Feeds

Apple's nonexistent iWatch to bag $17.5 BEEELION in first year alone – analyst

iPhone? Dud. iPad? Meh. Wristable shiny-shiny? Now we're talking real money

Security for virtualized datacentres

Apple CEO Tim Cook has been relentlessly repeating to world+dog that fanbois should expect new kit in entirely new product categories this year, and now one analyst has come out with a prediction of what at least one of those items could bring to Apple's top line in the first year of its existence: a cool $17.5bn.

Morgan Stanley analyst Katy Huberty has told the investors who follow her prognostications that sales of a new wearable such as the oft-rumored iWatch could outpace those of both the iPhone and iPad during their first years of availability, Cnet reports.

For those of you who can't remember back that far, the iPhone was not exactly a barn burner when it came out of the gate, raking in a "mere" $2.5bn during its freshman year. The iPad did far better, primed as it was by the success of the iPhone and the entire iOS ecosystem – it pulled in around $12bn in its first 12 months.

If the iWatch sells for $299, Huberty calculates, the fanboi take-up of that new piece of shiny-shiny could total around $17.5bn in 12 short months. If, as others have suggested, the iWatch will sell instead at what many vendors regard as the "magic" impulse-buy price-point of $199, that figure would drop to just under the iPad's inaugural $12bn.

Which, let's be honest, would not be too shabby, not too shabby at all.

But is Huberty to be regarded as an appropriately effective oracle? Well, she recently predicted that Apple would sell between 54 and 55 million iPhones and 26 million iPads in its first fiscal quarter of 2014. Her iPhone prediction turned out to be a bit optimistic – Apple moved just 51 million iPhones and was subsequently punished by Wall Street – but her iPad prediction was spot on.

The most recent iWatch rumors that we've heard have pegged its release date to be October of this year. See you in October 2015, when we can compare notes with those of Ms. Huberty. ®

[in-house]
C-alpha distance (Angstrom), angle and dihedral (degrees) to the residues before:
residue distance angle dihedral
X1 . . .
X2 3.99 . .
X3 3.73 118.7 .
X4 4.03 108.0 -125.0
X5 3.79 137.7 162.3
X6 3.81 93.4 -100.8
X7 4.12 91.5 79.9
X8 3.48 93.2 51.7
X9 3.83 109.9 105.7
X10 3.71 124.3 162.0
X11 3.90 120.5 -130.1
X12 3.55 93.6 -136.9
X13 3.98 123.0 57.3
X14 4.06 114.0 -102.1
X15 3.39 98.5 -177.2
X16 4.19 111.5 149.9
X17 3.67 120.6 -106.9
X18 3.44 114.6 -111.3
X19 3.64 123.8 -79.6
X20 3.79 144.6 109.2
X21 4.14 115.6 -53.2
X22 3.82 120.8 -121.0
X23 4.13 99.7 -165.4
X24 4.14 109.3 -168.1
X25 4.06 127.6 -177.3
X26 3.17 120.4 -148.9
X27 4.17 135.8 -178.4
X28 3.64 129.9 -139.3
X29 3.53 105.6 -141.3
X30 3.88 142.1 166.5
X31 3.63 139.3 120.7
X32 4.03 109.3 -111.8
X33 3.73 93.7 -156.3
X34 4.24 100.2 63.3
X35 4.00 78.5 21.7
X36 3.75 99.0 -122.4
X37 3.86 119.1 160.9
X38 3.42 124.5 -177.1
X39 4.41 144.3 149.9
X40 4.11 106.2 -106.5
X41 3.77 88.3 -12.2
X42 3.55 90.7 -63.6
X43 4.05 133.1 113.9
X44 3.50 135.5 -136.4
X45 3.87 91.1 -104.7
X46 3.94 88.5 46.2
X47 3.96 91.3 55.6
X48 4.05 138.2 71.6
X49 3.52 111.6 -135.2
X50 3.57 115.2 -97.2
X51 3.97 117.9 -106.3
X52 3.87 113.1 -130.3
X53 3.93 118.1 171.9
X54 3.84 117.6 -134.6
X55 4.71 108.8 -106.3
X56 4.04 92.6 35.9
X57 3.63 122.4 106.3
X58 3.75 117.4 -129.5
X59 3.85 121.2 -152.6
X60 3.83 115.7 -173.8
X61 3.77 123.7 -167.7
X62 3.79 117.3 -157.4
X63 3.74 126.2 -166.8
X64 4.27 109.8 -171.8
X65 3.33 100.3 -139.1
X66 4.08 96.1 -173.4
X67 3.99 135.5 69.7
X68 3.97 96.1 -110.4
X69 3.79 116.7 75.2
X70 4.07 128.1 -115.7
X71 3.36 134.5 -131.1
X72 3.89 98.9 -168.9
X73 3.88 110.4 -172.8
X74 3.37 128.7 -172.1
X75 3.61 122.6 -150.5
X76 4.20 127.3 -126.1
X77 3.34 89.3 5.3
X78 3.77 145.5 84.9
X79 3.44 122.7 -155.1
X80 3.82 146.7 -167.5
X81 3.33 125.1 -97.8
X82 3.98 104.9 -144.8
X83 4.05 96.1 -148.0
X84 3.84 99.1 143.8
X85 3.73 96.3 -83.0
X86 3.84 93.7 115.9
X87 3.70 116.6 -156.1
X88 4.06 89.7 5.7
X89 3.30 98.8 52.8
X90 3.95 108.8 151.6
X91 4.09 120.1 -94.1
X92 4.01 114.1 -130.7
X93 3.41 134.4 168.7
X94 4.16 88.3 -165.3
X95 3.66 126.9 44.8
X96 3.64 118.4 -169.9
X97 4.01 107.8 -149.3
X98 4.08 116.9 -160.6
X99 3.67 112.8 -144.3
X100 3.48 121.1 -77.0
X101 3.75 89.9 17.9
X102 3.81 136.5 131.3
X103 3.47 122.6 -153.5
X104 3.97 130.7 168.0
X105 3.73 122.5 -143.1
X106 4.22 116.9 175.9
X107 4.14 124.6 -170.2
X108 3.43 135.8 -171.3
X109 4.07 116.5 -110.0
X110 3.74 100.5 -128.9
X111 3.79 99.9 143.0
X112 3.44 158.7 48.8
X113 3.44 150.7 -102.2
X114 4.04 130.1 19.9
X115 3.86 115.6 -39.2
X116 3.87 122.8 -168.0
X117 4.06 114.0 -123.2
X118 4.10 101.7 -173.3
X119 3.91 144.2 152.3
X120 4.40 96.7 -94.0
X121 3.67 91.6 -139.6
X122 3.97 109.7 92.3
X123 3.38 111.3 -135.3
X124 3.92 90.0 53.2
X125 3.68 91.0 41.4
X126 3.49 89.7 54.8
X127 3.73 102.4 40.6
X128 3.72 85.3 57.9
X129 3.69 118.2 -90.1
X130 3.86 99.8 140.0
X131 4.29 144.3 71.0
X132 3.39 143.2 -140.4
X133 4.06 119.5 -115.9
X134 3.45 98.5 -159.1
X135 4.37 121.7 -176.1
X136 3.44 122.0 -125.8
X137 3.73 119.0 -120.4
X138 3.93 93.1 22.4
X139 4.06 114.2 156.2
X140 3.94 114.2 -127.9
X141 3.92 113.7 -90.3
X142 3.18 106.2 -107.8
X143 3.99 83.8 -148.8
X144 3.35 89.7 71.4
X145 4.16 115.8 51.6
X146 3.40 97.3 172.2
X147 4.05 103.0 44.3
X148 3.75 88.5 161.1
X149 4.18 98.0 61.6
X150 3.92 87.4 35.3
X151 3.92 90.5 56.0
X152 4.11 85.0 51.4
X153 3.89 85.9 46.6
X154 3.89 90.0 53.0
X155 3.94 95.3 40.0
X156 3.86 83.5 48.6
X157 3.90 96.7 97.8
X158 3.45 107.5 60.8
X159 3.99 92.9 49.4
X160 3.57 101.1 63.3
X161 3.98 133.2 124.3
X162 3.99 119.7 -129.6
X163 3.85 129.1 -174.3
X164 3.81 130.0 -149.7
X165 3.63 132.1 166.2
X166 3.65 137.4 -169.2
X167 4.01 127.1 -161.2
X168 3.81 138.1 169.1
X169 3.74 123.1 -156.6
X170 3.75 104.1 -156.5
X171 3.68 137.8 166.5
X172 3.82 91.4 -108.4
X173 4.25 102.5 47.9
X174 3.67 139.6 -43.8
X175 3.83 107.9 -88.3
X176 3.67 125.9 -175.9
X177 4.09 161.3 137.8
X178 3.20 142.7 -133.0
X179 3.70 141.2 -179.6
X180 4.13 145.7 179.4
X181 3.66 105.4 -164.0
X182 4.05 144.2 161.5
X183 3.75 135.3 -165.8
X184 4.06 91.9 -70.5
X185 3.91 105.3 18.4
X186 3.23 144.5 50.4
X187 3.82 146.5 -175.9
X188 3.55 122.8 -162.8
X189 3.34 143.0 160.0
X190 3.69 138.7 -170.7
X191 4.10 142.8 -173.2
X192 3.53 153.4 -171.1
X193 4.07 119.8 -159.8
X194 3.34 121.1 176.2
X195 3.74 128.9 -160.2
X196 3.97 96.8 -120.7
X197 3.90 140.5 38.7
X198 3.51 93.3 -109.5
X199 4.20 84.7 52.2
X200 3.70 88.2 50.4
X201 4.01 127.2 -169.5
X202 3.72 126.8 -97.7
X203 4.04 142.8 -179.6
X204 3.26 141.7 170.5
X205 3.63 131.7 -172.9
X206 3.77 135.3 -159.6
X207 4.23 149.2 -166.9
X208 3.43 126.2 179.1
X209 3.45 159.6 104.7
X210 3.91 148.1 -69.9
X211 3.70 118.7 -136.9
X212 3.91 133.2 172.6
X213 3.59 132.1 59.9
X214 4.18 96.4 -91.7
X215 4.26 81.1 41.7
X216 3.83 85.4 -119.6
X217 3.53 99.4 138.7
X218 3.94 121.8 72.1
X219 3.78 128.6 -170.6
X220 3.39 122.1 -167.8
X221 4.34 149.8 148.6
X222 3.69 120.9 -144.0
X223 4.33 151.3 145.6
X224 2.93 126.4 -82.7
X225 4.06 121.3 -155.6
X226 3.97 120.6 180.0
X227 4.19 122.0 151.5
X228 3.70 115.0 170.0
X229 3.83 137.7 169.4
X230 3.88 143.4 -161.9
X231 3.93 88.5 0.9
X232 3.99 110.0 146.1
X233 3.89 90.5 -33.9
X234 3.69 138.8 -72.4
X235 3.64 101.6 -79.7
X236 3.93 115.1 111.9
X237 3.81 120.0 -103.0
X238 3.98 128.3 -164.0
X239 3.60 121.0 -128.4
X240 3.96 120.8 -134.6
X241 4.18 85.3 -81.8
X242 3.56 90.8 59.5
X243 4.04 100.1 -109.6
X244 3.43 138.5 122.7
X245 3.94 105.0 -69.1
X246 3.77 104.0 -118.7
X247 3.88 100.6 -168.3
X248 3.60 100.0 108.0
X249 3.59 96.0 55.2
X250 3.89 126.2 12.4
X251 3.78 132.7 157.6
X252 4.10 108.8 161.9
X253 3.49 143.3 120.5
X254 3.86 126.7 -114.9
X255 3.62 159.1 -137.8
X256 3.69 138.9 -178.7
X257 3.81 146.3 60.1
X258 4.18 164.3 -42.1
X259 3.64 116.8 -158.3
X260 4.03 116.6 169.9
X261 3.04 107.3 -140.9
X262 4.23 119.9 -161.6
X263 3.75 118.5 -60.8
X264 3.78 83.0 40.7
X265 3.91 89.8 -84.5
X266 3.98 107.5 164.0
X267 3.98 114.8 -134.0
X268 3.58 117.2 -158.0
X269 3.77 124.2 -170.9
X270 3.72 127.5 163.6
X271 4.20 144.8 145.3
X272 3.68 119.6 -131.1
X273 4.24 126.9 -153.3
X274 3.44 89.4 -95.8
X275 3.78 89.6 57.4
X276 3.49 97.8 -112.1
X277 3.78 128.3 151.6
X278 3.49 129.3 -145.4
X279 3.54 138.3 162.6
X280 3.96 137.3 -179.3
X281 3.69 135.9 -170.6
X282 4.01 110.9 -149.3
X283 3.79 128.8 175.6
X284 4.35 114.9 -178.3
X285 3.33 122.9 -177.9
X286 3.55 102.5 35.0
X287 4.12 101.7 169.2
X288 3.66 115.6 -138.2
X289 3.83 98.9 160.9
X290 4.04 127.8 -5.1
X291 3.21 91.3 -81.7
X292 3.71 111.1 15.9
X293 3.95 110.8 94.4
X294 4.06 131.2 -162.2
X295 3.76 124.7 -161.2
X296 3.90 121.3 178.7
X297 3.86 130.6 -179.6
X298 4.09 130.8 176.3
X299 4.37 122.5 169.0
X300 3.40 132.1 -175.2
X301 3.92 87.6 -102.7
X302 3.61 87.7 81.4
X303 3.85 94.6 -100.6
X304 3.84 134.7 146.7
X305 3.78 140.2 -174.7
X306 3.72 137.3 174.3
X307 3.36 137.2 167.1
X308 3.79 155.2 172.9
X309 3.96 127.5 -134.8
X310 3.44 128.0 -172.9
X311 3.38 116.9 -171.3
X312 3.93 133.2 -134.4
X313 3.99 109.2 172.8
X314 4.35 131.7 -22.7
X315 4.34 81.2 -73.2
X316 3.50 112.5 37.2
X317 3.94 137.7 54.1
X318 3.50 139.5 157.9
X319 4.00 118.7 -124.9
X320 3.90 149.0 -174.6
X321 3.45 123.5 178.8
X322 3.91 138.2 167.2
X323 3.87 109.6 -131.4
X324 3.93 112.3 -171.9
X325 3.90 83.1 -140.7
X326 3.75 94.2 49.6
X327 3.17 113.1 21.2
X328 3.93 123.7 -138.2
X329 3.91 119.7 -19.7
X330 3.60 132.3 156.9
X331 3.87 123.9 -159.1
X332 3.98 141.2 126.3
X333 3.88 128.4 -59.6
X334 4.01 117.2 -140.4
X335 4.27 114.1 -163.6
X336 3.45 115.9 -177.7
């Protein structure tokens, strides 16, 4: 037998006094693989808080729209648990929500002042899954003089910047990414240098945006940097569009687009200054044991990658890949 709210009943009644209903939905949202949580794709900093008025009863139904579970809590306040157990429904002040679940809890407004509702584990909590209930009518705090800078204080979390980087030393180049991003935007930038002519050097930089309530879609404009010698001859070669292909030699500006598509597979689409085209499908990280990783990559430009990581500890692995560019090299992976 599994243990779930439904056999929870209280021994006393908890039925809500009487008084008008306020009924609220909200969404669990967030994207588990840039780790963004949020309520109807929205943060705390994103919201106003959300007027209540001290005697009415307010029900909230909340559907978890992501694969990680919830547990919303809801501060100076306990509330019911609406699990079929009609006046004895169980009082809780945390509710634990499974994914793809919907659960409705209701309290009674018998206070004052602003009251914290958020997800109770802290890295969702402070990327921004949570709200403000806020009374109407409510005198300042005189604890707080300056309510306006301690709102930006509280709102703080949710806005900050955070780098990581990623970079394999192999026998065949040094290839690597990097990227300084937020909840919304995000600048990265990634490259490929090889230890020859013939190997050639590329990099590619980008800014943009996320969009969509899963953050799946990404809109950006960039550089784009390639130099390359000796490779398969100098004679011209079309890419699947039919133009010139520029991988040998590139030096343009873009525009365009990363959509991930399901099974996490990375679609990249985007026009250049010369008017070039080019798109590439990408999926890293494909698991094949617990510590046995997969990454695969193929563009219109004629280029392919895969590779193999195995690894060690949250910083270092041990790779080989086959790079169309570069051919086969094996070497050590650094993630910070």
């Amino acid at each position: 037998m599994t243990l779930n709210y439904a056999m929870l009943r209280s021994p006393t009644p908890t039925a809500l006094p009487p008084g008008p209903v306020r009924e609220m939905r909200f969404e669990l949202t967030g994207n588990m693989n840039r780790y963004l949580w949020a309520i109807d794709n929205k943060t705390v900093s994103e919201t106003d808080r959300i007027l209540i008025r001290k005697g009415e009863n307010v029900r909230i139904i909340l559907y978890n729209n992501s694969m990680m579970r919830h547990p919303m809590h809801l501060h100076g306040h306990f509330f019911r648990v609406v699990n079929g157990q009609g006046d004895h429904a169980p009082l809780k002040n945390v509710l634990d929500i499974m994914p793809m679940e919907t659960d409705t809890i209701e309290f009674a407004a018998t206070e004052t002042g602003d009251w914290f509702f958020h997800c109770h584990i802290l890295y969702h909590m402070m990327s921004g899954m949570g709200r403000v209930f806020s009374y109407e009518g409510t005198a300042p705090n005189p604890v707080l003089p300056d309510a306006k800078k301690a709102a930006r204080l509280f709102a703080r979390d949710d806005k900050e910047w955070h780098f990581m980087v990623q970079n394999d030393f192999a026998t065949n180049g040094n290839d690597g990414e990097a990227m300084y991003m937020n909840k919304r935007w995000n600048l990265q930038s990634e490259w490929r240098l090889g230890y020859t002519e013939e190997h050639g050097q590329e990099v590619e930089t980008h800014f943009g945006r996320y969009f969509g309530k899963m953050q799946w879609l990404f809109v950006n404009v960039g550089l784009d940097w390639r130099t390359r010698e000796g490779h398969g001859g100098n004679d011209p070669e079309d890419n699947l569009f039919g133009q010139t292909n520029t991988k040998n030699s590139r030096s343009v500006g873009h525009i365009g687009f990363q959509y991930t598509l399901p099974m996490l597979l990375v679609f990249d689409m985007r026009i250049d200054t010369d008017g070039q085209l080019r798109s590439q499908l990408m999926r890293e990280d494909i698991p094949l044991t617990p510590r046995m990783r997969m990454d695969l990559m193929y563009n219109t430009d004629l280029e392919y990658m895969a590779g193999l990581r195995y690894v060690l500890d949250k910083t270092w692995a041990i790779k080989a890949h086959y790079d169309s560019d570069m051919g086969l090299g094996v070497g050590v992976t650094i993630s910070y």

Top 5 reasons to deploy VMware with Tegile

More from The Register

next story
How the FLAC do I tell MP3s from lossless audio?
Can you hear the difference? Can anyone?
iPAD-FONDLING fanboi sparks SECURITY ALERT at Sydney airport
Breaches screening rules cos Apple SCREEN ROOLZ, ok?
Crouching tiger, FAST ASLEEP dragon: Smugglers can't shift iPhone 6s
China's grey market reports 'sluggish' sales of Apple mobe
Apple's new iPhone 6 vulnerable to last year's TouchID fingerprint hack
But unsophisticated thieves need not attempt this trick
The British Museum plonks digital bricks on world of Minecraft
Institution confirms it's cool with joining the blocky universe
Turn OFF your phone or WE'LL ALL DI... live? Europe OKs mobes, tabs non-stop on flights
Airlines given green light to allow gate-to-gate jibber-jabber
Be your own Big Brother: Keeping an eye on Mum and Dad
All watched over by machines of loving grace
prev story

Whitepapers

Providing a secure and efficient Helpdesk
A single remote control platform for user support is be key to providing an efficient helpdesk. Retain full control over the way in which screen and keystroke data is transmitted.
Intelligent flash storage arrays
Tegile Intelligent Storage Arrays with IntelliFlash helps IT boost storage utilization and effciency while delivering unmatched storage savings and performance.
Beginner's guide to SSL certificates
De-mystify the technology involved and give you the information you need to make the best decision when considering your online security options.
Security for virtualized datacentres
Legacy security solutions are inefficient due to the architectural differences between physical and virtual environments.
Secure remote control for conventional and virtual desktops
Balancing user privacy and privileged access, in accordance with compliance frameworks and legislation. Evaluating any potential remote control choice.